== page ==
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The slow are the fastest: a new method for separating molecules and biological particles in tiny samples

Joint development of scientists at the Technion and IBM laboratories in Switzerland: a device that separates biological particles according to their size using an electric field. The device may be used in rapid diagnosis of corona patients

Members of the joint Technion and IBM research team: in the photos: Prof. Moran Berkowitz, Dr. Federico Pretora, Vesna Bacheva, Dr. Govind Gaikla
Members of the joint Technion and IBM research team: in the photos: Prof. Moran Berkowitz, Dr. Federico Pretora, Vesna Bacheva, Dr. Govind Gaikla

Joint research by researchers from the Technion and IBM laboratories in Zurich led to the development of a new method for separating particles and molecules from small samples. The device may help in the rapid analysis of samples from corona patients, under a grant from the Innovation Authority.

In an article published by the researchers in the journal Angewandte Chemie, they present a new method for separating biological particles and molecules from a liquid. This development was defined by one of the article's reviewers as "a huge contribution to the field and a breakthrough the likes of which only happens once every decade or two."

This is a tiny device that quickly separates different types of particles: small particles stay near the entrance to the device, while large particles quickly move away from the opening. The group calls the new method BFF, short for bidirectional flow filter. The article presents a theoretical analysis of the system, its experimental verification and guidelines for the design of future devices for different uses. The research group at the Technion was led by Prof. Moran Berkovich from the faculties of mechanical engineering and biomedical engineering, head of the laboratory for microflow technologies.

The device presented by the researchers in the article is a microfluidic chip in which the liquid sample is separated into its components by flowing through virtual channels through electro-osmosis - control of liquid flow by electric fields and surface charge. In the current study, the researchers used this technology to create a two-way flow - the flow of the liquid in two opposite directions at the same time. The traditional approach - controlling the flow using pumps, valves and channels - does not allow to achieve such flow patterns.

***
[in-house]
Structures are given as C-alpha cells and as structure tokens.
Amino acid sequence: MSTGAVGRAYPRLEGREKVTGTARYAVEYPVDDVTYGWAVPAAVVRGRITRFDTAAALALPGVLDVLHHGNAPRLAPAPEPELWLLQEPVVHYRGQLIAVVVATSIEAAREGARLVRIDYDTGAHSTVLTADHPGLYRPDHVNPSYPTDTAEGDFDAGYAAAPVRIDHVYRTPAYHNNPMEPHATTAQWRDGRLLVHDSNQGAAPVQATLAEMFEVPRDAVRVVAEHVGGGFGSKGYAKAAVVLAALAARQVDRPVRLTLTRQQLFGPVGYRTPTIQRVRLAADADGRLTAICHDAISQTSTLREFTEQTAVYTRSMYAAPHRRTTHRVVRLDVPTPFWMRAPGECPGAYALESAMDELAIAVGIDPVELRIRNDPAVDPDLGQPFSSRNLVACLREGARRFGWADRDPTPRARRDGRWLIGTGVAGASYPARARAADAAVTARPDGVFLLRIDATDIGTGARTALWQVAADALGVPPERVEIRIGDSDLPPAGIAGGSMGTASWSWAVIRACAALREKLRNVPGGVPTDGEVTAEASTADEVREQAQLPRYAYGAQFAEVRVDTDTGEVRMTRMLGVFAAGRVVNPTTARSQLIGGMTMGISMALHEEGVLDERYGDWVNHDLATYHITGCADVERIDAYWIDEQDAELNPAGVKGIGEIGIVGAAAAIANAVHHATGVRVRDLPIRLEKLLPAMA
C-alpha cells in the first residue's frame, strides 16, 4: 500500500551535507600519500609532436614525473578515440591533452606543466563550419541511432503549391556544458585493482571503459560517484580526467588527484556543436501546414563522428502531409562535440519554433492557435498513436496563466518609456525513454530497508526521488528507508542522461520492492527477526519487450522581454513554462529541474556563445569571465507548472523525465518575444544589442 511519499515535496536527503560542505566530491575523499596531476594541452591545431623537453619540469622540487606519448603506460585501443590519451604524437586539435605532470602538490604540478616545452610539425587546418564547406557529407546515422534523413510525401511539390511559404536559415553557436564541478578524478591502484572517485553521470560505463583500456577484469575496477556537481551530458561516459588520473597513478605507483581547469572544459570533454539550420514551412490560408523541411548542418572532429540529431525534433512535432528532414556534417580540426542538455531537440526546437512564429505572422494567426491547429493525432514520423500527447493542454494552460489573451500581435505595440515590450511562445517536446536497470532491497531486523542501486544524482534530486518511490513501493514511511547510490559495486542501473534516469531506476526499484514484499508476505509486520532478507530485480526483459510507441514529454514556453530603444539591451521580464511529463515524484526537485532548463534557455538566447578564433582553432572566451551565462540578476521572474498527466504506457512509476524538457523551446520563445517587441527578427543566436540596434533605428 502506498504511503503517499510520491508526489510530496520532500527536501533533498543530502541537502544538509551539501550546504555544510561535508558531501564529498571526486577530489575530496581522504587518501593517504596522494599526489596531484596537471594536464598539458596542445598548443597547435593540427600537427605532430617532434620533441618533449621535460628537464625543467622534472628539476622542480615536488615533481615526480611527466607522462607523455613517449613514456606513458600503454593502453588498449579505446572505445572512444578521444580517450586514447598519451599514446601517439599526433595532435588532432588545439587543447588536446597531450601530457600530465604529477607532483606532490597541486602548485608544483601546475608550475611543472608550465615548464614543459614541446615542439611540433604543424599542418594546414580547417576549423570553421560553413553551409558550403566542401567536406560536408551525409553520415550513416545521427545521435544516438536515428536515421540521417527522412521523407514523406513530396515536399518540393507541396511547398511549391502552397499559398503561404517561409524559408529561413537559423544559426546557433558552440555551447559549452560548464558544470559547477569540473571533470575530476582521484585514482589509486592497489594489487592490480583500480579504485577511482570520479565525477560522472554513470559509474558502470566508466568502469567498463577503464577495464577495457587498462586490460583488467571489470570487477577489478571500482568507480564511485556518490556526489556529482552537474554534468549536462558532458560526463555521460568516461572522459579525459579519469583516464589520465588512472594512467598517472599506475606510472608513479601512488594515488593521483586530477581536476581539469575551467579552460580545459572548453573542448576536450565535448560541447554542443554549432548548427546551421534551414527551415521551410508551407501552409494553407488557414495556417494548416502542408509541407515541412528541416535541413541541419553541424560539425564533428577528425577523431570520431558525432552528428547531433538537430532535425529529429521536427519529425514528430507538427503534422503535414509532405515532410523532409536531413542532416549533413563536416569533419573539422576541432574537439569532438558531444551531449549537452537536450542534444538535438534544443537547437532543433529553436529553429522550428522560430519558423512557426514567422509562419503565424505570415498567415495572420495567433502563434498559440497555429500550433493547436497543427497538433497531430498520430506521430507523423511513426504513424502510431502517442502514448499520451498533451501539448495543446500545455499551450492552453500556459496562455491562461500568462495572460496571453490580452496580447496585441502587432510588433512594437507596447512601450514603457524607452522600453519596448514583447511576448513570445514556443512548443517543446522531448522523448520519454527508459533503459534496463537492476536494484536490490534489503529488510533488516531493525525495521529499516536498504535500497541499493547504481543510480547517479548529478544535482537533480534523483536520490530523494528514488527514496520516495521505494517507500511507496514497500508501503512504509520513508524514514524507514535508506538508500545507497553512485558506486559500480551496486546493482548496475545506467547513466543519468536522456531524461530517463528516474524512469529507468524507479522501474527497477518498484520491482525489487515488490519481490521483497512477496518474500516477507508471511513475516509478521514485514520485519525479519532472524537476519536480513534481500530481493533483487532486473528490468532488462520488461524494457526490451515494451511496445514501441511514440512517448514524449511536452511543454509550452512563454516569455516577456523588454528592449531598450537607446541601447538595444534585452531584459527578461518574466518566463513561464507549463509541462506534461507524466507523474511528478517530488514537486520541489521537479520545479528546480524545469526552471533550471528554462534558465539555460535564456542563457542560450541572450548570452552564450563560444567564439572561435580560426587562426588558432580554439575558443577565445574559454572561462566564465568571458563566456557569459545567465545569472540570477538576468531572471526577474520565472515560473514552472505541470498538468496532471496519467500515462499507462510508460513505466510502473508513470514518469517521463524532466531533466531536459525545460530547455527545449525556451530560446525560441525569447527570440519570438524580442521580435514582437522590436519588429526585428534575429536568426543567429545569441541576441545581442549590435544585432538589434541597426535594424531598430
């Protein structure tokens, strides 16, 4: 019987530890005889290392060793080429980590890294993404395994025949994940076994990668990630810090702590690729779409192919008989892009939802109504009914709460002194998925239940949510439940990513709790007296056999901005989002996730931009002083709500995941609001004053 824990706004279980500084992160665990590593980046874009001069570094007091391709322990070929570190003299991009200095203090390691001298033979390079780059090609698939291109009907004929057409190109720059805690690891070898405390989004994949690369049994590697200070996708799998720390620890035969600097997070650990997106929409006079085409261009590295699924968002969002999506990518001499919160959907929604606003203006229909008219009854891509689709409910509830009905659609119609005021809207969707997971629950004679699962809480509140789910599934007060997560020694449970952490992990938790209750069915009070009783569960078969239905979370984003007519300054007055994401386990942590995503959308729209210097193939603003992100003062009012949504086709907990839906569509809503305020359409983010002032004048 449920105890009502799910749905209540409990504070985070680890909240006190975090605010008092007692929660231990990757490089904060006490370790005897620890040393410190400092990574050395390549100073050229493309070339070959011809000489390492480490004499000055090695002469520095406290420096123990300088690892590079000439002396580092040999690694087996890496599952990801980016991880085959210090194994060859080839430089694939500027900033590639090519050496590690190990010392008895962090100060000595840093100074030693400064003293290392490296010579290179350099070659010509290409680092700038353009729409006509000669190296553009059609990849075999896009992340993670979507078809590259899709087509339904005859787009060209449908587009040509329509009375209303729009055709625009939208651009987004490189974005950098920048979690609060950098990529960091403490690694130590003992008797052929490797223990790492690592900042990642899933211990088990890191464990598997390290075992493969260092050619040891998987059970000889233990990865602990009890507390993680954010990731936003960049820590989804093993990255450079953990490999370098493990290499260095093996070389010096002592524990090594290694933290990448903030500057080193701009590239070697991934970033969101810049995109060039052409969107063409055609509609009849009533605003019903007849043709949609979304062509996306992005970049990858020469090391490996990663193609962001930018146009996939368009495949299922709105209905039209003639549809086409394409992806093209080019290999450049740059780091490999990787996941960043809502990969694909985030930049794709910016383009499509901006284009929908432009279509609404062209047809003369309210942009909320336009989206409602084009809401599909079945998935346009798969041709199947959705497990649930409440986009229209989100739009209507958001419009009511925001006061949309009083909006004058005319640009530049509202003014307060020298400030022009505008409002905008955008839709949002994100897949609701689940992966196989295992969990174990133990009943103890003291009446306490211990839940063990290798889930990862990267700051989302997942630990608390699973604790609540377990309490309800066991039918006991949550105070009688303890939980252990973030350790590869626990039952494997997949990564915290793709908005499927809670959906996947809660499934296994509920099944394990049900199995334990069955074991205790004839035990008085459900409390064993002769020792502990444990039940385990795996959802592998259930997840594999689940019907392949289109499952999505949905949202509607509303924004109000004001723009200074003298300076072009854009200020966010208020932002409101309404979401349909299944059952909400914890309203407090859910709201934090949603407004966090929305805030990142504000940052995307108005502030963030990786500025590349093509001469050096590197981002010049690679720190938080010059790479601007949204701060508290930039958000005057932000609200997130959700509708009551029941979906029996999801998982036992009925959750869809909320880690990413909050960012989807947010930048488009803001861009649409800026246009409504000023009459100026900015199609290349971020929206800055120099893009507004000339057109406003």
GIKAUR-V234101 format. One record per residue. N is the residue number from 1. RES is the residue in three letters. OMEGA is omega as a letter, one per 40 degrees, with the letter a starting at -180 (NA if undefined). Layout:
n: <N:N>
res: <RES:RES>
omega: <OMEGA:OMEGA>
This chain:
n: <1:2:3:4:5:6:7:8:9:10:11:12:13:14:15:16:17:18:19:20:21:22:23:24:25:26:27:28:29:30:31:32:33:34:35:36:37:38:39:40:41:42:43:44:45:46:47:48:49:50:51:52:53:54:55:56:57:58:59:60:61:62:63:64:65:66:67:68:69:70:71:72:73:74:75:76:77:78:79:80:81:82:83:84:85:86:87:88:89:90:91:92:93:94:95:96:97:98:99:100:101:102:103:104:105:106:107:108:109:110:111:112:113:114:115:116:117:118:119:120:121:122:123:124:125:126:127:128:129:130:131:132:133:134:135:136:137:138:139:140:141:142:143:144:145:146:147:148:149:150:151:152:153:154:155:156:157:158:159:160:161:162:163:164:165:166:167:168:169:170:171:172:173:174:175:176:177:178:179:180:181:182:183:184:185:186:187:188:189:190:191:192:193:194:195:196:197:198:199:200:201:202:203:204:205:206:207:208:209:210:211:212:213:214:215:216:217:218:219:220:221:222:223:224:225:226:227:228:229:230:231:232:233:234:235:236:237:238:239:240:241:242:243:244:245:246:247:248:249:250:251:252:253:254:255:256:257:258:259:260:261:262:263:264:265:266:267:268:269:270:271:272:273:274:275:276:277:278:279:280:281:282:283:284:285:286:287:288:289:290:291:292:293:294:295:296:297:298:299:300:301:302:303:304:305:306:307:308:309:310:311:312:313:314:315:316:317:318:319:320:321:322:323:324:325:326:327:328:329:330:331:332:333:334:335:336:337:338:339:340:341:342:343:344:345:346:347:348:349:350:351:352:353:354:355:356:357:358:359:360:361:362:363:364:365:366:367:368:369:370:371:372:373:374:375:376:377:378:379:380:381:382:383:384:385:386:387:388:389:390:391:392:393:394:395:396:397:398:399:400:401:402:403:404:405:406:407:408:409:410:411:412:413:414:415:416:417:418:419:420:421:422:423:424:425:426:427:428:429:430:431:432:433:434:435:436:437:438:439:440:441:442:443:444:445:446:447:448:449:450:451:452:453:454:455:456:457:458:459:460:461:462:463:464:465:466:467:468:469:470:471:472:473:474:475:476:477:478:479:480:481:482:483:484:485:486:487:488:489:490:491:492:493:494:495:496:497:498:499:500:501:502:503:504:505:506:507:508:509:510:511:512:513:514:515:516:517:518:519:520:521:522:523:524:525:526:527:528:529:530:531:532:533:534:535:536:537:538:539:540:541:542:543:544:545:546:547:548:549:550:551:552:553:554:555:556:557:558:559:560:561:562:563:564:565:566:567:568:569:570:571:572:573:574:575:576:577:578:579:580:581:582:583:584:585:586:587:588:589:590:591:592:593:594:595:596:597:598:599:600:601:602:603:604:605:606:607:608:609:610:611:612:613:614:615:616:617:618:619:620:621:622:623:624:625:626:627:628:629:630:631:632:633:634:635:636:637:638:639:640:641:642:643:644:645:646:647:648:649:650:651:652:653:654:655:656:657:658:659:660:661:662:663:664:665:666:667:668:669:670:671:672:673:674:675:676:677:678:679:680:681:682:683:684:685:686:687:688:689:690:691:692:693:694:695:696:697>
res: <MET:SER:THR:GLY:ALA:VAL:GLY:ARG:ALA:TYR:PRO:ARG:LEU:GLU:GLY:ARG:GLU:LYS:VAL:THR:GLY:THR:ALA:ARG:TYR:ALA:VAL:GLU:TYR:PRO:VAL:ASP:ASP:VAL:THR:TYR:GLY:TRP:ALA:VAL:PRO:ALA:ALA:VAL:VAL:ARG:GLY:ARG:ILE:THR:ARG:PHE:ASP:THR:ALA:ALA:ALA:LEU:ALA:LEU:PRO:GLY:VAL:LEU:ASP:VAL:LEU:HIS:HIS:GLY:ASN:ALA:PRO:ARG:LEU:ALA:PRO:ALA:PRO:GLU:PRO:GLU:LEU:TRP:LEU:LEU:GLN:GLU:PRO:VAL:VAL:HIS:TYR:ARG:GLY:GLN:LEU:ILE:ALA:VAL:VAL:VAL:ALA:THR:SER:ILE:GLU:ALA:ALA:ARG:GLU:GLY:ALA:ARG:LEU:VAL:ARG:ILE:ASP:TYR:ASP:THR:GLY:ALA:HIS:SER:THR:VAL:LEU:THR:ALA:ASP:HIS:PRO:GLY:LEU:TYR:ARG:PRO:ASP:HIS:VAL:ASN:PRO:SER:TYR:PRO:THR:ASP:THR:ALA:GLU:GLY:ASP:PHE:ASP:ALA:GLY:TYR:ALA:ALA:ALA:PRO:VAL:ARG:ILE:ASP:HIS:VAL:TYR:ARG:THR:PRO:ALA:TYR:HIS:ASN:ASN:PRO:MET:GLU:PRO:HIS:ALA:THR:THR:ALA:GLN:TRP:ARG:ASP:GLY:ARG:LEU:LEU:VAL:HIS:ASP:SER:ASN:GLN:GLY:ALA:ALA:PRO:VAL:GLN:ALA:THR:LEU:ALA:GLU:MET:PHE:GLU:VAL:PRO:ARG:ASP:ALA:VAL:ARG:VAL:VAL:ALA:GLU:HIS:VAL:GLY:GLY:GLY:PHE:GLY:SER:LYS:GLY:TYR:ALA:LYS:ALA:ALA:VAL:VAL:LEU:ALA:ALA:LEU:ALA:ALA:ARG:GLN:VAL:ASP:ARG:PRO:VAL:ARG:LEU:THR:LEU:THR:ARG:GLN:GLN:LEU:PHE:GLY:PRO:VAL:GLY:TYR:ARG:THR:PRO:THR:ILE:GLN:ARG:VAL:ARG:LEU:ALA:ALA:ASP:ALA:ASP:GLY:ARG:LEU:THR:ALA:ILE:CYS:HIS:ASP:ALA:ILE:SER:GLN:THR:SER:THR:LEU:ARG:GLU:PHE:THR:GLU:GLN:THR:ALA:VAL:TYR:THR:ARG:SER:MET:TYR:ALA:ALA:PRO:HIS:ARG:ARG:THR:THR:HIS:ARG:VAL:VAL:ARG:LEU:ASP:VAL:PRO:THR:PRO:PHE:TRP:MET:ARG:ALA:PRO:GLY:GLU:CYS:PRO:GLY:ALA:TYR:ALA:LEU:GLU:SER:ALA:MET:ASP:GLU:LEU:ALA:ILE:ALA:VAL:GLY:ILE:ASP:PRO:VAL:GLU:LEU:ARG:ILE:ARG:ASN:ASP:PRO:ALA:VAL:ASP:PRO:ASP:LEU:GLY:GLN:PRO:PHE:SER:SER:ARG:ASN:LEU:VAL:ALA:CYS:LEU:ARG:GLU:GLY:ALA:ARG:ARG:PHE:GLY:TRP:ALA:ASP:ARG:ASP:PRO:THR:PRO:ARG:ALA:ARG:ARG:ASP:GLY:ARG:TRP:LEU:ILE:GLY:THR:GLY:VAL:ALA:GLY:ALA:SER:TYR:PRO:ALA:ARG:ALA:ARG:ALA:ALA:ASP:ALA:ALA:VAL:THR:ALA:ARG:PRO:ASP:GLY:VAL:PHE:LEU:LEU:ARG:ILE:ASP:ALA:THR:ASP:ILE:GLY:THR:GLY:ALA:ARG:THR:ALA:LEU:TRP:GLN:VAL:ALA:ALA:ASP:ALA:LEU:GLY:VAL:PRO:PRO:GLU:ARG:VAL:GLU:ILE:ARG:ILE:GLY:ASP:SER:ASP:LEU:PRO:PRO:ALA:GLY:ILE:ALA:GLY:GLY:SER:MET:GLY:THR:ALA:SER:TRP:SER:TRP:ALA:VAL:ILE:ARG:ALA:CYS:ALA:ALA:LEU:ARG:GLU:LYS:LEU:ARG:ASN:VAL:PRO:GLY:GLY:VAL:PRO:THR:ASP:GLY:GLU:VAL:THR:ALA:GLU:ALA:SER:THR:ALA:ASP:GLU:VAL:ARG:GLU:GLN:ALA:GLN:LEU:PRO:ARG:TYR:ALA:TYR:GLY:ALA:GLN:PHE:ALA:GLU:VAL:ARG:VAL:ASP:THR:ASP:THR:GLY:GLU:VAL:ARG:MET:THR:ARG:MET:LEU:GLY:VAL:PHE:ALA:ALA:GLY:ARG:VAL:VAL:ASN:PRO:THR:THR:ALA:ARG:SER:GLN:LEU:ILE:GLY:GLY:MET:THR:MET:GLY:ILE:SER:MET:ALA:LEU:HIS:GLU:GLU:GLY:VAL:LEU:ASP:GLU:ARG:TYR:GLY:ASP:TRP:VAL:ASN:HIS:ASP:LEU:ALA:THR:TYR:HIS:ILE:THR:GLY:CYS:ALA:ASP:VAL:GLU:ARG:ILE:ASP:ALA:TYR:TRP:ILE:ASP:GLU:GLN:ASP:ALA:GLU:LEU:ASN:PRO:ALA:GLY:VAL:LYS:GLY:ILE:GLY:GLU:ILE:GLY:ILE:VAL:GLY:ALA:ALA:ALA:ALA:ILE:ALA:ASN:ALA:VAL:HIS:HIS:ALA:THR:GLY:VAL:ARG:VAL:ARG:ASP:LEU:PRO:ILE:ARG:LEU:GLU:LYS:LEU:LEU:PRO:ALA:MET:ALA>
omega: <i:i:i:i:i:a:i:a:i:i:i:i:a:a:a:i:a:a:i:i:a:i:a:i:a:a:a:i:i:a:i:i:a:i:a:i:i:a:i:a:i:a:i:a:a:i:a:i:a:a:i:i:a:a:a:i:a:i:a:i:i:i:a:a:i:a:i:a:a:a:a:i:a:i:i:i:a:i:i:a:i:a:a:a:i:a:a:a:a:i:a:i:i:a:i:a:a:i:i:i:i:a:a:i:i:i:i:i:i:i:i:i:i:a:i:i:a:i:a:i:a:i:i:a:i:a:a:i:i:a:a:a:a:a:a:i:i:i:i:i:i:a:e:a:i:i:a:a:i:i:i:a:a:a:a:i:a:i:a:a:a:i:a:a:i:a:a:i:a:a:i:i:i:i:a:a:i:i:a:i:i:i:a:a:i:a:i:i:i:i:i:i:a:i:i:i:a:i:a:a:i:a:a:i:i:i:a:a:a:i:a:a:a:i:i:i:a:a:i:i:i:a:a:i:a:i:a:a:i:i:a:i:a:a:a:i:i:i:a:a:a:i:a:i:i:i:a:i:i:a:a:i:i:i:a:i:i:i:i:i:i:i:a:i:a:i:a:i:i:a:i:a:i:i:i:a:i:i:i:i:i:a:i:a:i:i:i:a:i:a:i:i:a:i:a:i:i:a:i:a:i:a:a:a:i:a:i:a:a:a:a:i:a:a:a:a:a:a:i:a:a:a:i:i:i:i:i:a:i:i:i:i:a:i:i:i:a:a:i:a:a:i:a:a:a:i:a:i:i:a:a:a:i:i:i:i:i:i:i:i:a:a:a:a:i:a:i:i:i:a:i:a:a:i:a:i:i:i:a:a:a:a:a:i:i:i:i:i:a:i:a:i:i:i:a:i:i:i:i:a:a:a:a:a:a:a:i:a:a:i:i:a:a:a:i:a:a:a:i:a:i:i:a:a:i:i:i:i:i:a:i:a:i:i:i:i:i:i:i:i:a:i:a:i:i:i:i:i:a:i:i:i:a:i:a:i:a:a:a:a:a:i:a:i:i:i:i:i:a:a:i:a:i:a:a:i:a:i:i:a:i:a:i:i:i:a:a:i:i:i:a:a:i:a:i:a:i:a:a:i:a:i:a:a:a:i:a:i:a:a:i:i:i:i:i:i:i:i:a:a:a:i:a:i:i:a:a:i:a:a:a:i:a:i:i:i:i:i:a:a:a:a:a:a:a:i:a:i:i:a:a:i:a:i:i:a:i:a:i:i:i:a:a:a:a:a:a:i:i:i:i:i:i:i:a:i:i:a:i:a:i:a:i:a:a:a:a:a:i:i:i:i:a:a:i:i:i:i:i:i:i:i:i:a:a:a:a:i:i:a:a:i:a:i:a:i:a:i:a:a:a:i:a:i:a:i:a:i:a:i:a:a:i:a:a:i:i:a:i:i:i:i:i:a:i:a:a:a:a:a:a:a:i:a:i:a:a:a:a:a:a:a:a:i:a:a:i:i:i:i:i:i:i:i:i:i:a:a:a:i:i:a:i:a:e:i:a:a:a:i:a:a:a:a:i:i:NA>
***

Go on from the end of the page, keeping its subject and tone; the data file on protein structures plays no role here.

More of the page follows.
A video explaining the research

In the new device, when particles are injected into the flow field, they behave in a well-explained but surprising way: small particles stay in place, while large particles are transported quickly. According to doctoral student Vanessa Bacheva from the Technion, one of the two main authors of the article, "Particles in liquid and gas move randomly - a phenomenon called Brownian motion. This movement leads to the fact that particles in the gas tend to disperse in space so that they will eventually be uniformly dispersed in it. This is the mechanism thanks to which we can smell, after a certain time, a bottle of perfume that is opened on the other side of the room - because the molecules move randomly and disperse in space in a process also called diffusion."

Diffusion processes are characterized by the correlation between the size of the particle and its level of diffusivity - small particles are more diffusive than large particles. In the innovative device developed by Prof. Berkovich's research group, a two-way flow takes place, and the result is that the large particles in the sample, which are characterized by low diffusivity, drift with the current, while the small particles run quickly between the opposite current lines and therefore experience zero velocity on average and remain close to the entrance to the cell the flow. The result is a tiny device that separates particles according to their size.

"The principle here is quite simple," says Dr. Federico Pretora, a postdoctoral student working at IBM laboratories in Zurich, also lead author of the paper. "Surprisingly, this is something that has not been done until now, probably due to technological limitations. We managed to overcome these limitations through continuous research that included many trials and improvements, and the result is a solid standard that can be produced commercially for the benefit of new diagnostic tools and as a basis for new research tools of tiny samples."

Professor Moran Berkovich explains that "most devices for biological diagnosis are based on the creation of a reaction between sensing molecules (probes) and the target molecules or particles that are being sought, followed by the removal of the sensing molecules that have not bound to the target. This process, especially in the last step, is very complicated to implement especially when it comes to in small samples. Our method does this quickly and efficiently, as long as the sensing and target molecules are sufficiently different from each other."

Now the team is working on adapting the method for rapid monitoring of the SARS-CoV-2 virus based on a sample from the throat surface. Dr. Govind Gaikla from IBM explains that "Fortunately, viruses are relatively large - their diameter is about 100 nanometers, much larger than antibodies or other sensing molecules that we use. Our idea is to put the sample into our flow cell, where the viruses will meet luminescent sensing molecules that will stick to them, and only the labeled viruses will flow out while the excess sensing molecules will be left behind."

The research was funded by a MetamorphChip grant from the European Research Commission (ERC) and the BRIDGE program funded by the Swiss Innovation Authority (Innosuisse) and the Swiss Science Foundation (SNF).

for the scientific article

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